Propellers were soon found to be economical ships. They were cheaper to build and operate than side-wheelers. Their machinery was simpler, cheaper, and more compact, so that it left more space for cargo. Screw steam engines burned about one-fourth the fuel of paddle-wheel steamers, and required only half the engine-room crews. All these factors enabled propellers to offer freight rates somewhere between those of sailing craft and side-wheelers. This meant that they could compete for much of the low-value cargoes that had previously been carried in schooners. Not long after their introduction, propellers were gathering contracts for larger and larger proportions of the flour, grain, and provisions shipped down the Lakes.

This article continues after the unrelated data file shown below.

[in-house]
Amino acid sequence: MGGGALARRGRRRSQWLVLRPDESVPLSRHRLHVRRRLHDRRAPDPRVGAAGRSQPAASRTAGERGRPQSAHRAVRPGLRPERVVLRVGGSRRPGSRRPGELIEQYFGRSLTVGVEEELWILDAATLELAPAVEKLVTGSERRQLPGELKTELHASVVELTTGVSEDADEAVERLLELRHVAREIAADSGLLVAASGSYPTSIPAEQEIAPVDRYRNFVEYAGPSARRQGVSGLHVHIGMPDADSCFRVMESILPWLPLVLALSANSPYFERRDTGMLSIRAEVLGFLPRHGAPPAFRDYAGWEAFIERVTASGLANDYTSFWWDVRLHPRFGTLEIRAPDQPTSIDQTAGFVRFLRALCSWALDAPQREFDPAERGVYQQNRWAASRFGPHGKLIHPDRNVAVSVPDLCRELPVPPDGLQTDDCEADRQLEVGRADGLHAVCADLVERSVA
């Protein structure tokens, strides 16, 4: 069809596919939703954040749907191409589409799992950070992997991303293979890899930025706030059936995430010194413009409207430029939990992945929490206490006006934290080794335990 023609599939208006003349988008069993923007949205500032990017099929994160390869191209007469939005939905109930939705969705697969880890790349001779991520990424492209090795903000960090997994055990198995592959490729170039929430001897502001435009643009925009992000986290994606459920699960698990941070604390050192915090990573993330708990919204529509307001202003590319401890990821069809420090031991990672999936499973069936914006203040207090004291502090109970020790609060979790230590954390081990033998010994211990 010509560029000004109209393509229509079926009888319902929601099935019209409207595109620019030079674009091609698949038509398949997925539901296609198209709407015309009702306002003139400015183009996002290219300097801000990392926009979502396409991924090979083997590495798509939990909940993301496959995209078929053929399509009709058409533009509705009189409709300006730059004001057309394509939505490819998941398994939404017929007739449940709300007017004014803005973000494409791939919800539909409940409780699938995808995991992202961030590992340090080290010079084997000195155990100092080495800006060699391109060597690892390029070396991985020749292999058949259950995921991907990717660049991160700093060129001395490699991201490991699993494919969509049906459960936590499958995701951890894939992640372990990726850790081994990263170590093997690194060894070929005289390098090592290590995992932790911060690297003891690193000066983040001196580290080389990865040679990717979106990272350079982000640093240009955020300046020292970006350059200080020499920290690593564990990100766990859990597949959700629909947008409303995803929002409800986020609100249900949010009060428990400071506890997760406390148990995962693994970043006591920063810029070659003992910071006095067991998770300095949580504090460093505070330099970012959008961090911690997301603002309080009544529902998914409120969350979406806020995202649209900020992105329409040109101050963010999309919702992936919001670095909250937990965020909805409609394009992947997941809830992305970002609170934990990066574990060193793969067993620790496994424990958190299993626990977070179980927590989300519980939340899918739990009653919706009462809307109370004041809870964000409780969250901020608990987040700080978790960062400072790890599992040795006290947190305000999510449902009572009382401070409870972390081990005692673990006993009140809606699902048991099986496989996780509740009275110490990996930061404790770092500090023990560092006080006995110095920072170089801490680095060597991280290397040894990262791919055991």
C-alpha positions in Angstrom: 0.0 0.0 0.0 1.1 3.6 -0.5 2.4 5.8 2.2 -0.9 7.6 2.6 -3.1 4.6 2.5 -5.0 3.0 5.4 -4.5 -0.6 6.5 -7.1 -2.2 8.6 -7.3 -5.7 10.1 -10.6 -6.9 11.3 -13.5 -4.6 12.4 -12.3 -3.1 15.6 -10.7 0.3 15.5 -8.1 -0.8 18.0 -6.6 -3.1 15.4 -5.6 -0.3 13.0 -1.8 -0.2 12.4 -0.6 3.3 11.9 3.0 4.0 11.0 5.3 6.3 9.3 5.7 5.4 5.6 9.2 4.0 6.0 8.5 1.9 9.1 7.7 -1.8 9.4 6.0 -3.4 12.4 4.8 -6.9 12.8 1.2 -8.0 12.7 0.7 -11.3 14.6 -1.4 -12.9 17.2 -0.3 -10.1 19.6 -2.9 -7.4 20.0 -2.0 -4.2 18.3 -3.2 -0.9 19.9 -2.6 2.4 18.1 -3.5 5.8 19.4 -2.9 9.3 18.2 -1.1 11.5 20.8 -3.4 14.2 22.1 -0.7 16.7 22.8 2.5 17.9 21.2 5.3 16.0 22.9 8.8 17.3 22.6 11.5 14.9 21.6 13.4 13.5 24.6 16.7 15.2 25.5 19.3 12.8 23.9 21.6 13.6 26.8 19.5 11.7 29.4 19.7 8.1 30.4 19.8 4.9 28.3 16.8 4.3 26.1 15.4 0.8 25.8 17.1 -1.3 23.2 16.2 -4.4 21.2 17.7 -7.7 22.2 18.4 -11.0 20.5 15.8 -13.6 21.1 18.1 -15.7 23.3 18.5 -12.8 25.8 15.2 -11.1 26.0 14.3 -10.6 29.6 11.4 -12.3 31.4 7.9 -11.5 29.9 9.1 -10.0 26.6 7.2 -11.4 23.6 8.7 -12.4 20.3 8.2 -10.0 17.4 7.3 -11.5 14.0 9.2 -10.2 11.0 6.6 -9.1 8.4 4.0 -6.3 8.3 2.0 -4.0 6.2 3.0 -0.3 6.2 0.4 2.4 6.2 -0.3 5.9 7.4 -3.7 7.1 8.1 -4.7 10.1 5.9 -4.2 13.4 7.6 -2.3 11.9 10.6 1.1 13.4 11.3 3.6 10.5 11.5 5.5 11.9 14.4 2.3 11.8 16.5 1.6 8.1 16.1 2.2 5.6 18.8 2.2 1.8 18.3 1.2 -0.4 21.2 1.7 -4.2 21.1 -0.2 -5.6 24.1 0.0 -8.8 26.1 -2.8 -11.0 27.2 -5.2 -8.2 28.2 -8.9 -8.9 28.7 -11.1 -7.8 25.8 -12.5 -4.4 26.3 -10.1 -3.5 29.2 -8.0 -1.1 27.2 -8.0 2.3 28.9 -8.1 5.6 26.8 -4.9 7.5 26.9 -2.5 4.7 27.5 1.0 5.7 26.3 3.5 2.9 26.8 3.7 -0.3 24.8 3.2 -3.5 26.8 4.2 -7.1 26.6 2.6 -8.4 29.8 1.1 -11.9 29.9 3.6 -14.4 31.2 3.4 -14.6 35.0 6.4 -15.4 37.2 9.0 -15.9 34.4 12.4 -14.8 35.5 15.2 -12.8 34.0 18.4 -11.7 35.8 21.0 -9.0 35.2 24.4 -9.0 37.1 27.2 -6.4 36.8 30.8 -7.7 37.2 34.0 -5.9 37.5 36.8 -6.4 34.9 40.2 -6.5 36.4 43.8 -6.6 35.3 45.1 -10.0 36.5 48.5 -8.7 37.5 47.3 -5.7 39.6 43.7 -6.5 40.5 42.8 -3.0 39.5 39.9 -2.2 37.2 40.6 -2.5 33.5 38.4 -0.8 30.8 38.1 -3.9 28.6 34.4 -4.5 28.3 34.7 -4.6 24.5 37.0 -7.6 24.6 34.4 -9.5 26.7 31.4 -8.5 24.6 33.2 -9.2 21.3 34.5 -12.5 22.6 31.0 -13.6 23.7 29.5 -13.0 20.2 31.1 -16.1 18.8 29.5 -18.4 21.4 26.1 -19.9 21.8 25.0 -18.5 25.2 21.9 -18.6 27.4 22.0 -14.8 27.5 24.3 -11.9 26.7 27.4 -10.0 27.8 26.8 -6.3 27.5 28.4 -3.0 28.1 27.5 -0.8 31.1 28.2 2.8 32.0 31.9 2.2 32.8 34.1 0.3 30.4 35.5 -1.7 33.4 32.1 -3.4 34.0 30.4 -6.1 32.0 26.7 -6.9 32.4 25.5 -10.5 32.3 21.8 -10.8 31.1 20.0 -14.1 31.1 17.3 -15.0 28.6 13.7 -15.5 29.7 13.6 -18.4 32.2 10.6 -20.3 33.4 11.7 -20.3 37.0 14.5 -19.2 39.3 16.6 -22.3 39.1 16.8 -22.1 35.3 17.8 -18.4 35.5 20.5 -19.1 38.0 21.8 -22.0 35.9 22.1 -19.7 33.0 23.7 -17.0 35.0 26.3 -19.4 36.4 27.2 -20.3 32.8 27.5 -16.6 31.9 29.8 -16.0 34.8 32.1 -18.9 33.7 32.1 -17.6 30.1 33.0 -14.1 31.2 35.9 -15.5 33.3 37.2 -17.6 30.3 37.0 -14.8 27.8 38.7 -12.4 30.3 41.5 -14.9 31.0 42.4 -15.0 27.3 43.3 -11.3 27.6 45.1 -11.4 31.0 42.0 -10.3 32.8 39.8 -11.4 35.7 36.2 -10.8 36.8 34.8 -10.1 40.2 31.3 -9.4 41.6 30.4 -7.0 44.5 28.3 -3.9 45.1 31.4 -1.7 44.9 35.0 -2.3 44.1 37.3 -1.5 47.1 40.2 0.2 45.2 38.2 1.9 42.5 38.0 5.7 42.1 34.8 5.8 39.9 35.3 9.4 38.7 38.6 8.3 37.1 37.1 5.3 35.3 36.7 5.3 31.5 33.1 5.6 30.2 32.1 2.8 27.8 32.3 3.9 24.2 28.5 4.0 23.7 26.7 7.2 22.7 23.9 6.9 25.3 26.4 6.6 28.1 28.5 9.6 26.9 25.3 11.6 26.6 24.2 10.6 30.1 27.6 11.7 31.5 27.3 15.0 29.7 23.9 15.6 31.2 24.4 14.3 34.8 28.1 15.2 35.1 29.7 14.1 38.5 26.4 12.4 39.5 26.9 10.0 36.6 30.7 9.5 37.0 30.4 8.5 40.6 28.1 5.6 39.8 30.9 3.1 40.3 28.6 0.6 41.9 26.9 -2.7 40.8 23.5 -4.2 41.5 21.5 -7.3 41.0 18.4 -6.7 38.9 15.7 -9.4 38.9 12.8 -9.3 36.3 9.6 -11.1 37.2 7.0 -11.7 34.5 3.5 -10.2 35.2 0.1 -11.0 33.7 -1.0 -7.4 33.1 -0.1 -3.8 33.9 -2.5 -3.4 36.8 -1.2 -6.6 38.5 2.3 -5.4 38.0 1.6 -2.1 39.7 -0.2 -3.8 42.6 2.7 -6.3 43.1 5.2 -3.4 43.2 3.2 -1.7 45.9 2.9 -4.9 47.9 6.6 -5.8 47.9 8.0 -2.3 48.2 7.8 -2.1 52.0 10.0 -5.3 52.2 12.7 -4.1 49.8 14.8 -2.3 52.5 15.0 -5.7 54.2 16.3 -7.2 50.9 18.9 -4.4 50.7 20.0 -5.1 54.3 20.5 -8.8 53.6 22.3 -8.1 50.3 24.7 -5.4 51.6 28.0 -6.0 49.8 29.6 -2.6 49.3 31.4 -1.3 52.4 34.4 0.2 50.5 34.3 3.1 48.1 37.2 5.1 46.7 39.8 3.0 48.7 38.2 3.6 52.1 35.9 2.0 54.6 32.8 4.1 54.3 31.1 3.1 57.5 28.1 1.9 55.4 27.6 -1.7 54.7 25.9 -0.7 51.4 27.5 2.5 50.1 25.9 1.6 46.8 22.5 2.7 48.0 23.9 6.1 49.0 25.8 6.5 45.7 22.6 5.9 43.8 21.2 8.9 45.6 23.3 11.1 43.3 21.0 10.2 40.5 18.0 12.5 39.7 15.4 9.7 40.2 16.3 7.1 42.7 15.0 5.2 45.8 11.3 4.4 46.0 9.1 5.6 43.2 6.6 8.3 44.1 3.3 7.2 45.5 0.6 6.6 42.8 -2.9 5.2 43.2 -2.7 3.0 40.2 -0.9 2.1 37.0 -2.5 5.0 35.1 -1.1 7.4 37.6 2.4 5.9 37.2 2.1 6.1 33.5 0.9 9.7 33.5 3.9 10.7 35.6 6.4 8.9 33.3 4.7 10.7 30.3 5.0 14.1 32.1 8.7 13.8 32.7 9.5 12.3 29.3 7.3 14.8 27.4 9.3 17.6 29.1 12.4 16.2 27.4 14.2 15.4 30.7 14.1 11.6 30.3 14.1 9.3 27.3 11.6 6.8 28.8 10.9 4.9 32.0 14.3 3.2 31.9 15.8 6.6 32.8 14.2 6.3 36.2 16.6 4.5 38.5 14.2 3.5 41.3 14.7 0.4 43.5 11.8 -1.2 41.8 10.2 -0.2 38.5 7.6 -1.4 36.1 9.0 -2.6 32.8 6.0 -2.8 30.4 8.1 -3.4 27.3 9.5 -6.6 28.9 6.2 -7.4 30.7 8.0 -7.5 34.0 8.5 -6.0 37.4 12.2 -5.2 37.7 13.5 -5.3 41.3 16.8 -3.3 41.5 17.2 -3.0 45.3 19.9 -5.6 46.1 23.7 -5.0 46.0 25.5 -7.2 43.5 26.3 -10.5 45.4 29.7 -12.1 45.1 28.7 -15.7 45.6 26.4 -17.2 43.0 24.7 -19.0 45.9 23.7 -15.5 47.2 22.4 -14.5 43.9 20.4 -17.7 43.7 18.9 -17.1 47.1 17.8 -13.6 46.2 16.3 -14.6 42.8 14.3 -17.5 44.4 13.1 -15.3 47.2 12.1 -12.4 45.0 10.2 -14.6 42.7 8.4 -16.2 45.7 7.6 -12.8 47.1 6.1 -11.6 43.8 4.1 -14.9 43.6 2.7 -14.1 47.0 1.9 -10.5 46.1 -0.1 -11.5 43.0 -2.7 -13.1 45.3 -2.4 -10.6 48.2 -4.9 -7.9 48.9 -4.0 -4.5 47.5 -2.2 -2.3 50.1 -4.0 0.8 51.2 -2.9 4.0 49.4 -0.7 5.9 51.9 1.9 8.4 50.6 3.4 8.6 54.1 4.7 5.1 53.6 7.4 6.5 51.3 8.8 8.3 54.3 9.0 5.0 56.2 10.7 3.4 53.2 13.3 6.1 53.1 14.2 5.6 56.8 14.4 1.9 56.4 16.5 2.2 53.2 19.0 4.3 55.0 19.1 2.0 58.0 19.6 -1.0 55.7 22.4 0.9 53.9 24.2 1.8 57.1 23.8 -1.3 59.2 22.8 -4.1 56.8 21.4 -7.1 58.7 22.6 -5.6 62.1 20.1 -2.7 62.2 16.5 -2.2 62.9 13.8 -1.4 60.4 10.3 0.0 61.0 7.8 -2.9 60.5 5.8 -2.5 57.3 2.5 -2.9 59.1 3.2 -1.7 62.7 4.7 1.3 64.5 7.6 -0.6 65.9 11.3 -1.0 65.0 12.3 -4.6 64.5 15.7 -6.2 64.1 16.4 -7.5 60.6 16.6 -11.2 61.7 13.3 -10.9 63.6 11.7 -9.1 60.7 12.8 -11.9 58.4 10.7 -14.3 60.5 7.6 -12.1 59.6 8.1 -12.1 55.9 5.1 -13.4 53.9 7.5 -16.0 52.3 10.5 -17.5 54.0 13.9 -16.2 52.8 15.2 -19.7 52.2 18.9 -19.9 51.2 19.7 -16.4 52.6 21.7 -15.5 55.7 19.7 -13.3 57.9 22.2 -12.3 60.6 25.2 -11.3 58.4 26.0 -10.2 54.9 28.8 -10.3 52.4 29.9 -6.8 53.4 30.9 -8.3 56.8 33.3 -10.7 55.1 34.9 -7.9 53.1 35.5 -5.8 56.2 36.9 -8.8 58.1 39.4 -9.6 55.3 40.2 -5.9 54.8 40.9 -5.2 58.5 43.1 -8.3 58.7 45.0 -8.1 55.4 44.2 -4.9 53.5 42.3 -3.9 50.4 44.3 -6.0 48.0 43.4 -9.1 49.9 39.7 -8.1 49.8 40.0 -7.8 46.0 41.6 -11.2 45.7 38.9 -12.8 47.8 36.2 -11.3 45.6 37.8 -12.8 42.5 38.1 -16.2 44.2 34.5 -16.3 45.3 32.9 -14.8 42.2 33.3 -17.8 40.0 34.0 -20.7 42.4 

The 105-foot propeller Independence was brought to Lake Superior in 1845. It was the first steamer of any kind to sail that body of water. The Independence had been built two years earlier at Chicago, and like several other vessels, it was hauled around the falls at Sault Ste. Marie on rollers and launched into Lake Superior many years before the Sault Locks were built. Although it made little more than four miles an hour, the Independence operated successfully until its career was ended by a November, 1853, boiler explosion at Sault Ste. Marie.